NEWS3 March 2010

Online sampling ‘increasingly viable’ in China, study suggests

Asia Pacific Features News

CHINA— A study comparing results of online and CATI surveys in China has concluded that online is an ‘increasingly viable’ sampling method despite the country’s relatively low internet penetration rate.

The survey, conducted by sample provider SSI and research agency Ipsos, used online and CATI methodologies to look at aided and unaided brand awareness, brand usage and purchase intent across five product categories.

Differences between results from the two methods were mostly confined to questions on unaided brand awareness – an area where telephone studies typically record higher levels of awareness because the interviewer can keep prompting the respondent to name more brands.

Smaller differences were found in the results for brand usage and purchase intent for financial services and automobiles (products that China’s relatively affluent online population are more likely to buy or be aware of), but SSI said these differences were slim enough and consistent enough to be accounted for.

In the beverages and daily necessities categories, the study found “almost zero difference” for aided brand awareness, brand usage and purchase intent. In the mobile and IT category, there was “almost zero difference” across all four brand attributes.

Bill Zuo (pictured), managing director of SSI North Asia, said the results confirm that online sampling is “an increasingly viable research option” in China.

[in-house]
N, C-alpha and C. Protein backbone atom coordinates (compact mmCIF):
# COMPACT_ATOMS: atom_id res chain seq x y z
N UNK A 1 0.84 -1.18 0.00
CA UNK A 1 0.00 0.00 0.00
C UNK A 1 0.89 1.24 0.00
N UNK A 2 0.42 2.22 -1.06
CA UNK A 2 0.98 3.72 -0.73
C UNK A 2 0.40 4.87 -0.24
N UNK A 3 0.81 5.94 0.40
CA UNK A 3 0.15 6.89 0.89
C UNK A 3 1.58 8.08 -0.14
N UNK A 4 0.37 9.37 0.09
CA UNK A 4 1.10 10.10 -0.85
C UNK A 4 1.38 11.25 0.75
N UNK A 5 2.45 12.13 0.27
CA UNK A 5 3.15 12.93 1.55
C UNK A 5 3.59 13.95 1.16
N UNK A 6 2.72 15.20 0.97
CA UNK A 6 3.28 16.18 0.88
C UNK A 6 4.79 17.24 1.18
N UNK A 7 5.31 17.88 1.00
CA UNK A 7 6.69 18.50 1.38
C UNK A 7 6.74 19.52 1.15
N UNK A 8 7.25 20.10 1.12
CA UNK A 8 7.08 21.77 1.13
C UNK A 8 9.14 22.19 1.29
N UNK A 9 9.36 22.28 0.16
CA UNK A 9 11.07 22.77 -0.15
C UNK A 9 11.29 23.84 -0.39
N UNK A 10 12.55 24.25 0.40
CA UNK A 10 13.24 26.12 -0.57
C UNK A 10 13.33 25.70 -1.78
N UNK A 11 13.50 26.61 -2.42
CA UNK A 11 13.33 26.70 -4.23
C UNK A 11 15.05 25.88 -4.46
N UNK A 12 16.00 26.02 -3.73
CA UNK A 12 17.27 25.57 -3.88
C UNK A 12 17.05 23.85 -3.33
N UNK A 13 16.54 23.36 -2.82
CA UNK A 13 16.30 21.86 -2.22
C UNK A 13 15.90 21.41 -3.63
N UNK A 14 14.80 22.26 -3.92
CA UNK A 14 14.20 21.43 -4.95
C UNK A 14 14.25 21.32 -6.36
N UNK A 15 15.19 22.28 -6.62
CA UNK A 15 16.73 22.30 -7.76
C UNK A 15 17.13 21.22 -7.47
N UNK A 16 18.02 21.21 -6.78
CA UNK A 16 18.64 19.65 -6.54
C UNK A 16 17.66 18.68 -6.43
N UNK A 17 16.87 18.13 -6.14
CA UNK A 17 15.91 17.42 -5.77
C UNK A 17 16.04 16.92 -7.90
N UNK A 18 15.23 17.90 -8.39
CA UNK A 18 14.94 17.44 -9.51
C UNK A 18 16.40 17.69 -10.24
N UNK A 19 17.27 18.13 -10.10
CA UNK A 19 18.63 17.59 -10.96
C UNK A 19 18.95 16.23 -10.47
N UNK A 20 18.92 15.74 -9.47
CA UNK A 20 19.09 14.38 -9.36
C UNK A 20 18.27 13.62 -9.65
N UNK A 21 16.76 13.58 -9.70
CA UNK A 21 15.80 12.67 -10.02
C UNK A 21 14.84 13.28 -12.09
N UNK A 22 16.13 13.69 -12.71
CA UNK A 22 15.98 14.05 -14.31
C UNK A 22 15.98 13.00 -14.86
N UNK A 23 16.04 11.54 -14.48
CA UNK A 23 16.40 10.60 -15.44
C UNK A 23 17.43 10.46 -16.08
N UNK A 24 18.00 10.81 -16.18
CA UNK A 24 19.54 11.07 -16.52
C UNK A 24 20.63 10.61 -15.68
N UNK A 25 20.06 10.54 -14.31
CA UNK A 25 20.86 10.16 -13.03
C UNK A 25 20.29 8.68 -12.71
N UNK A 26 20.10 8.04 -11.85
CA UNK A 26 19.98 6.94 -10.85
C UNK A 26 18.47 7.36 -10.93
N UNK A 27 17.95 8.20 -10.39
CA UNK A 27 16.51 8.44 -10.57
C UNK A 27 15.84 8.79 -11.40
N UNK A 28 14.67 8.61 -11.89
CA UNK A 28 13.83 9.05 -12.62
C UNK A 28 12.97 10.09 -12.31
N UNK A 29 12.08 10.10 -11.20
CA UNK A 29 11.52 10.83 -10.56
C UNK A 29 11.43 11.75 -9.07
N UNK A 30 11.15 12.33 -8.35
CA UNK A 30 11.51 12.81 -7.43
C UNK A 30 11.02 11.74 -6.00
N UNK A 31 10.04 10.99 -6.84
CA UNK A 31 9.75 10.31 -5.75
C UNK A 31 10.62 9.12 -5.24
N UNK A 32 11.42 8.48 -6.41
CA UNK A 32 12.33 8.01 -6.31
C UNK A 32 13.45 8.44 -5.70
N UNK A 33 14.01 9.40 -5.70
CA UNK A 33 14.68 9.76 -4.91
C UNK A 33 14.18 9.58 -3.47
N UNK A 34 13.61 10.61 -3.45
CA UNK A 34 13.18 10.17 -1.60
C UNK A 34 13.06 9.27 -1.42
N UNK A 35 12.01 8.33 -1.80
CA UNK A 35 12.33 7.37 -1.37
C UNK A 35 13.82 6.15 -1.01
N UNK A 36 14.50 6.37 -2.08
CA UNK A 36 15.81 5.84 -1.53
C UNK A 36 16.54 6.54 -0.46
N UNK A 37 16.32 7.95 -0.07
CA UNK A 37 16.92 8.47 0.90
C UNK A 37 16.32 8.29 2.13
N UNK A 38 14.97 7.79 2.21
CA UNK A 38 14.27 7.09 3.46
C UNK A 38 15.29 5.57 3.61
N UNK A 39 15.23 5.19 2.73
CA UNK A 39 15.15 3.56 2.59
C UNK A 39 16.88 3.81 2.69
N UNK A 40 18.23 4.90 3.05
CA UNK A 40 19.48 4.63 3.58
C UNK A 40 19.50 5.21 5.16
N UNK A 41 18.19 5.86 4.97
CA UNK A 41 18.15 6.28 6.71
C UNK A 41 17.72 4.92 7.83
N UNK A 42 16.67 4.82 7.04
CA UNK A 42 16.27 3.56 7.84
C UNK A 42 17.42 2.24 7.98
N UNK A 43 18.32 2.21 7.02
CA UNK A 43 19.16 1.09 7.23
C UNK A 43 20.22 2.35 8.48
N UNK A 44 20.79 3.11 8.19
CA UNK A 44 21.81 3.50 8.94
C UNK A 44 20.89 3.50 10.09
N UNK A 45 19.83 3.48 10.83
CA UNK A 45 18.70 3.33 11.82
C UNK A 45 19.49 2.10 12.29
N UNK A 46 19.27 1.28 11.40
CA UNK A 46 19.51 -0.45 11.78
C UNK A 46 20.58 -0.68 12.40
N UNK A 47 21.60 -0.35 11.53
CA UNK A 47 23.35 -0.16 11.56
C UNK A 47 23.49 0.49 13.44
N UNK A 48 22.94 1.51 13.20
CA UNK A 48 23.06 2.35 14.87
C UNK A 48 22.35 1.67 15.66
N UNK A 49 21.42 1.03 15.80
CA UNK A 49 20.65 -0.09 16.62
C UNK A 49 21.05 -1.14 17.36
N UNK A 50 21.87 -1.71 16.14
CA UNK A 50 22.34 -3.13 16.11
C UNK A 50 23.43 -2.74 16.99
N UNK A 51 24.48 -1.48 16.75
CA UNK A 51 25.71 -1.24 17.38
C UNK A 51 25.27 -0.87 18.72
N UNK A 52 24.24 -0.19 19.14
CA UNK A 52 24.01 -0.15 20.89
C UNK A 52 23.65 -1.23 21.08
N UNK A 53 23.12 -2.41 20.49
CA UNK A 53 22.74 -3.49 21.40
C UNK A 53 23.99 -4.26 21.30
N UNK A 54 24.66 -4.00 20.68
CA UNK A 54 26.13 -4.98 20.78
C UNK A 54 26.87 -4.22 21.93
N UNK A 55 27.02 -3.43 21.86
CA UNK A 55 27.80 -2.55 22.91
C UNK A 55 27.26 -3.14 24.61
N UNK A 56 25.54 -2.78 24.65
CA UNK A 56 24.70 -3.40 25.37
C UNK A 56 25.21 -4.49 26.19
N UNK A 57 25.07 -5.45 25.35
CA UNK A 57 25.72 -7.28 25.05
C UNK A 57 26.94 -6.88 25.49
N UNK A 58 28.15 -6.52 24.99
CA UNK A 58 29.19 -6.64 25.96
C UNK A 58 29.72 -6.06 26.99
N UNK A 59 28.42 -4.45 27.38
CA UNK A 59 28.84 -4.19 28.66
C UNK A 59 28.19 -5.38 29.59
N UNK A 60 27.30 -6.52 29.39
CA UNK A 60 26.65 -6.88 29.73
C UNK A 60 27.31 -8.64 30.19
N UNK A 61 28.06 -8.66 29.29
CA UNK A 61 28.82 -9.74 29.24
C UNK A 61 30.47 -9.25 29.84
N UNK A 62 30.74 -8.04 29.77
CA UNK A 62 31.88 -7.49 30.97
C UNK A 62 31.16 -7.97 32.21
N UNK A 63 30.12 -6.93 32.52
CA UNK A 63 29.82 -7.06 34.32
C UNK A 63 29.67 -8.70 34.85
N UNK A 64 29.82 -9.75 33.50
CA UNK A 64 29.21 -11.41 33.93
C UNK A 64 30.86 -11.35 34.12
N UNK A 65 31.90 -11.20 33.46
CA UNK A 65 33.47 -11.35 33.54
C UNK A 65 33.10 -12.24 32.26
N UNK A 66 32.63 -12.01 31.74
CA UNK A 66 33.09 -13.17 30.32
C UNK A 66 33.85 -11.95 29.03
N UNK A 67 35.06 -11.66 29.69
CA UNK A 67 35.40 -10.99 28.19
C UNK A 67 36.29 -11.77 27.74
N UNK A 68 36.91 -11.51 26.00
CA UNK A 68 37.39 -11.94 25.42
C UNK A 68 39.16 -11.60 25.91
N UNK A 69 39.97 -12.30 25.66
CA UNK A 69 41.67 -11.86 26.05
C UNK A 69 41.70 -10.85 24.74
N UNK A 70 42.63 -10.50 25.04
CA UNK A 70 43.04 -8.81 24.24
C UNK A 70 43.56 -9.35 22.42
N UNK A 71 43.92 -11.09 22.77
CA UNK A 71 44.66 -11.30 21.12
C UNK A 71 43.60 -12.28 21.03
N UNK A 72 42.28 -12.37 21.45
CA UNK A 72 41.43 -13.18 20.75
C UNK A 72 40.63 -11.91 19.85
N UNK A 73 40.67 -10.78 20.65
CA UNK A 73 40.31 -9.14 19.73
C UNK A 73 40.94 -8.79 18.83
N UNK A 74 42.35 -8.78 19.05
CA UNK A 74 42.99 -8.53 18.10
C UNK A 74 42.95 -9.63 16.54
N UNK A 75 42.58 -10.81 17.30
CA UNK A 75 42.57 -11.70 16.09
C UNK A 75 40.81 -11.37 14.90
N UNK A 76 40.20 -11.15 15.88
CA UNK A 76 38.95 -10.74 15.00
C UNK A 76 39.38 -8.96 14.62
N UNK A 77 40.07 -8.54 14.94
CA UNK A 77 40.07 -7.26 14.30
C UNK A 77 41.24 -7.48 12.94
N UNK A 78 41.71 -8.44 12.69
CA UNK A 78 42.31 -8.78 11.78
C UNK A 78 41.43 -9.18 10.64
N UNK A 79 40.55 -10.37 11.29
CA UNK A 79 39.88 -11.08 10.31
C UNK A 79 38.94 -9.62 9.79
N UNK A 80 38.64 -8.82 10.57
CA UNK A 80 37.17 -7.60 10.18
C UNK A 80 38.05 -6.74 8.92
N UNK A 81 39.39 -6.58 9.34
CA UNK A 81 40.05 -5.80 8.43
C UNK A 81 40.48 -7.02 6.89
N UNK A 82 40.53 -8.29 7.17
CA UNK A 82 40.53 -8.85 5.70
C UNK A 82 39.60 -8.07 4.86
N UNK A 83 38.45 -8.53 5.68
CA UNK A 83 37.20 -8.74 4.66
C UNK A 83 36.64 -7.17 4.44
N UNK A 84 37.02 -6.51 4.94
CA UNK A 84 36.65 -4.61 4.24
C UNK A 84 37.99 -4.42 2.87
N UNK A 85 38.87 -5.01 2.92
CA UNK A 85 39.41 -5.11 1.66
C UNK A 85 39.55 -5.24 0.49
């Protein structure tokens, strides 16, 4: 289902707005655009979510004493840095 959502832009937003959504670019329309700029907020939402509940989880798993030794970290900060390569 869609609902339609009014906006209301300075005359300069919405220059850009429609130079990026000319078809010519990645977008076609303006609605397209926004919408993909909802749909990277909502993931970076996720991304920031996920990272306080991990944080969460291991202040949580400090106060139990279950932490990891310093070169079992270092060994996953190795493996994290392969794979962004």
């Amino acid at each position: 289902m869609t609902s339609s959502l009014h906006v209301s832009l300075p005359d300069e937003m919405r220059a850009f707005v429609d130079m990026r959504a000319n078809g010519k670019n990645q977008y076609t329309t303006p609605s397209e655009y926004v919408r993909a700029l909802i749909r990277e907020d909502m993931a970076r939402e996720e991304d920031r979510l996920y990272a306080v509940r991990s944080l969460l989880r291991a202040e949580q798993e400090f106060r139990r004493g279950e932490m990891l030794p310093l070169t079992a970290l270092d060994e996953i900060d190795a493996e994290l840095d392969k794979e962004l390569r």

“Enormous opportunities exist for market researchers in China to enjoy the cost efficiency, shorter turnaround times, and audio/video options of online research,” he said.

However, the low cost of labour in China means that the savings that can be made by switching to online are more modest than in other markets, said Zuo.

“In other countries CATI is declining a lot and people are moving to online, but in China it’s not the case,” said Zuo. “I see CATI still growing and at a relatively fast speed. A lot of research companies are trying to establish or extend their CATI capabilities. Also in 2009 the Chinese government introduced 3G connections for mobile phones, so mobile internet connections will boom this year – that’s happening already.”

Overall internet penetration continues to rise in China, and is already far higher in the biggest cities (where many companies’ target customers live) than in the country as a whole, where the penetration rate is estimated at around 27%. Zuo said: “In the long term there’s no doubt that online will be dominant, that’s for sure.”